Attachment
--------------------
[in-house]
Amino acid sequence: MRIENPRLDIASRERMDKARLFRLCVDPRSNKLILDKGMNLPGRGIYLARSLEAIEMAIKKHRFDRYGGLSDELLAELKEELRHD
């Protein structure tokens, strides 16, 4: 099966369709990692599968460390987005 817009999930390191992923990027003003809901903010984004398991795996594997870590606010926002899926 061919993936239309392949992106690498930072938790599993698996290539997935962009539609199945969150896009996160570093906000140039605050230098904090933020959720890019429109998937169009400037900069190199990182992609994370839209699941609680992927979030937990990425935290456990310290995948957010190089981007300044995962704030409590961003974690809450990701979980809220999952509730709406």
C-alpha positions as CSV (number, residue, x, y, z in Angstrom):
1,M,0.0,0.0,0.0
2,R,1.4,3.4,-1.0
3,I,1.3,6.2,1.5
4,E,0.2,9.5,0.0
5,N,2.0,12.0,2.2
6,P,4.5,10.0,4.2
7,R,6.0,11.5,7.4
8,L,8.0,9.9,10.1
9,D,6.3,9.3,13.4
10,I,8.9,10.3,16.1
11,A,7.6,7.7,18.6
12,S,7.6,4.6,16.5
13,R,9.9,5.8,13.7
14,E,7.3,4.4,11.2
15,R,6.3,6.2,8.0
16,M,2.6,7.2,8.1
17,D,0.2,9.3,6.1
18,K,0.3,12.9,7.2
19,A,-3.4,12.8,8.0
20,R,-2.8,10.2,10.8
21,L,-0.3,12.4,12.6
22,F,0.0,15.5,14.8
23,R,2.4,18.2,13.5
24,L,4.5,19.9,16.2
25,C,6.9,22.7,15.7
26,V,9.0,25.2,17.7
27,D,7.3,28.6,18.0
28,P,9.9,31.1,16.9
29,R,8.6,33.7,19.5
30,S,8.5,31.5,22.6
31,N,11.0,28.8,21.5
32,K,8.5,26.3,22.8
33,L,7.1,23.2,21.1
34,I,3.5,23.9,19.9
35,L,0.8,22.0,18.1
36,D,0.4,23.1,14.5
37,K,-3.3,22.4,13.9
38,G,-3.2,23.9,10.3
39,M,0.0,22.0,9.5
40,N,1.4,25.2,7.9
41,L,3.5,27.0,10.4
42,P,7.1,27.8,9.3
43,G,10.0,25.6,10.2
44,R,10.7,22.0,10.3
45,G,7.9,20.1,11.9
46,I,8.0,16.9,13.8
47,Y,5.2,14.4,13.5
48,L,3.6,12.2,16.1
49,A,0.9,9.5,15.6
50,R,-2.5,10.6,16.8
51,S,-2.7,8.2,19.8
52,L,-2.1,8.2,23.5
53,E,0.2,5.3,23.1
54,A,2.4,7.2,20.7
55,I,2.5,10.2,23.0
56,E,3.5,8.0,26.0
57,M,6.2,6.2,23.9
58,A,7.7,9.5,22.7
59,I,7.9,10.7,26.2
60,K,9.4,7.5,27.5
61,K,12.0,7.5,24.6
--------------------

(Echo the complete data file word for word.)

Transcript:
[in-house]
Amino acid sequence: MRIENPRLDIASRERMDKARLFRLCVDPRSNKLILDKGMNLPGRGIYLARSLEAIEMAIKKHRFDRYGGLSDELLAELKEELRHD
């Protein structure tokens, strides 16, 4: 099966369709990692599968460390987005 817009999930390191992923990027003003809901903010984004398991795996594997870590606010926002899926 061919993936239309392949992106690498930072938790599993698996290539997935962009539609199945969150896009996160570093906000140039605050230098904090933020959720890019429109998937169009400037900069190199990182992609994370839209699941609680992927979030937990990425935290456990310290995948957010190089981007300044995962704030409590961003974690809450990701979980809220999952509730709406």
C-alpha positions as CSV (number, residue, x, y, z in Angstrom):
1,M,0.0,0.0,0.0
2,R,1.4,3.4,-1.0
3,I,1.3,6.2,1.5
4,E,0.2,9.5,0.0
5,N,2.0,12.0,2.2
6,P,4.5,10.0,4.2
7,R,6.0,11.5,7.4
8,L,8.0,9.9,10.1
9,D,6.3,9.3,13.4
10,I,8.9,10.3,16.1
11,A,7.6,7.7,18.6
12,S,7.6,4.6,16.5
13,R,9.9,5.8,13.7
14,E,7.3,4.4,11.2
15,R,6.3,6.2,8.0
16,M,2.6,7.2,8.1
17,D,0.2,9.3,6.1
18,K,0.3,12.9,7.2
19,A,-3.4,12.8,8.0
20,R,-2.8,10.2,10.8
21,L,-0.3,12.4,12.6
22,F,0.0,15.5,14.8
23,R,2.4,18.2,13.5
24,L,4.5,19.9,16.2
25,C,6.9,22.7,15.7
26,V,9.0,25.2,17.7
27,D,7.3,28.6,18.0
28,P,9.9,31.1,16.9
29,R,8.6,33.7,19.5
30,S,8.5,31.5,22.6
31,N,11.0,28.8,21.5
32,K,8.5,26.3,22.8
33,L,7.1,23.2,21.1
34,I,3.5,23.9,19.9
35,L,0.8,22.0,18.1
36,D,0.4,23.1,14.5
37,K,-3.3,22.4,13.9
38,G,-3.2,23.9,10.3
39,M,0.0,22.0,9.5
40,N,1.4,25.2,7.9
41,L,3.5,27.0,10.4
42,P,7.1,27.8,9.3
43,G,10.0,25.6,10.2
44,R,10.7,22.0,10.3
45,G,7.9,20.1,11.9
46,I,8.0,16.9,13.8
47,Y,5.2,14.4,13.5
48,L,3.6,12.2,16.1
49,A,0.9,9.5,15.6
50,R,-2.5,10.6,16.8
51,S,-2.7,8.2,19.8
52,L,-2.1,8.2,23.5
53,E,0.2,5.3,23.1
54,A,2.4,7.2,20.7
55,I,2.5,10.2,23.0
56,E,3.5,8.0,26.0
57,M,6.2,6.2,23.9
58,A,7.7,9.5,22.7
59,I,7.9,10.7,26.2
60,K,9.4,7.5,27.5
61,K,12.0,7.5,24.6